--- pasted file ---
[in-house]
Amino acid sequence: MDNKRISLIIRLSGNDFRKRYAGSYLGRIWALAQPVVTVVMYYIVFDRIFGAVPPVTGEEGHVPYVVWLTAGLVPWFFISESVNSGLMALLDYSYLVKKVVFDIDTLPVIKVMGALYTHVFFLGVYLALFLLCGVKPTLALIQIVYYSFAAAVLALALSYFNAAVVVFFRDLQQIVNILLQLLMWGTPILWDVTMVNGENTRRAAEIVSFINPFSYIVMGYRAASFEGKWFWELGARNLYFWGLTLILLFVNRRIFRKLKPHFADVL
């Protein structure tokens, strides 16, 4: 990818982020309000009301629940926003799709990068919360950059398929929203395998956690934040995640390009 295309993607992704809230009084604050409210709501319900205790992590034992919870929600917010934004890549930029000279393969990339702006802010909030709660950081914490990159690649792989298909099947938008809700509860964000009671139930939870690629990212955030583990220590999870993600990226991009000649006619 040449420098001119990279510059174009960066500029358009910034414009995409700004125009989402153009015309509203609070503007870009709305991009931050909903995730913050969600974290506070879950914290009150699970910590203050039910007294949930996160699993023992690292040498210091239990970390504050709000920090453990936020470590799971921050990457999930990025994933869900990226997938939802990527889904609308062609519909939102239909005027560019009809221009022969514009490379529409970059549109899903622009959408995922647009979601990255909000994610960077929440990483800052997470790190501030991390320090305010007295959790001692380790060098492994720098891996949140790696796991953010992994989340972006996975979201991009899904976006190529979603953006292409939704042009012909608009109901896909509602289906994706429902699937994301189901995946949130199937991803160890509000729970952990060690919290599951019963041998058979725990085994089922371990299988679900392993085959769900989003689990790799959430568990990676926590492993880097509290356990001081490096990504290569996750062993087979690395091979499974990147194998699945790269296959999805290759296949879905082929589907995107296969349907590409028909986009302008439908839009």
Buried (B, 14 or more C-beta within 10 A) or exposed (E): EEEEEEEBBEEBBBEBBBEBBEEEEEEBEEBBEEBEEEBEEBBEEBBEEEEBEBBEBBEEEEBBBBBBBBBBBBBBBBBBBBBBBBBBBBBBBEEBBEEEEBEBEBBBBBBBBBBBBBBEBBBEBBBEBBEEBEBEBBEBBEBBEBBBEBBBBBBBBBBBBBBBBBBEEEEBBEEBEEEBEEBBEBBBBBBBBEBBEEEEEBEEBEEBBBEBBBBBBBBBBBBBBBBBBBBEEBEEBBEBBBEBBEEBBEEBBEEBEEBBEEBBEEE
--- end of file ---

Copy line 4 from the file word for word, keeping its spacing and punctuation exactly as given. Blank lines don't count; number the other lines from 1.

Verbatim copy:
Buried (B, 14 or more C-beta within 10 A) or exposed (E): EEEEEEEBBEEBBBEBBBEBBEEEEEEBEEBBEEBEEEBEEBBEEBBEEEEBEBBEBBEEEEBBBBBBBBBBBBBBBBBBBBBBBBBBBBBBBEEBBEEEEBEBEBBBBBBBBBBBBBBEBBBEBBBEBBEEBEBEBBEBBEBBEBBBEBBBBBBBBBBBBBBBBBBEEEEBBEEBEEEBEEBBEBBBBBBBBEBBEEEEEBEEBEEBBBEBBBBBBBBBBBBBBBBBBBBEEBEEBBEBBBEBBEEBBEEBBEEBEEBBEEBBEEE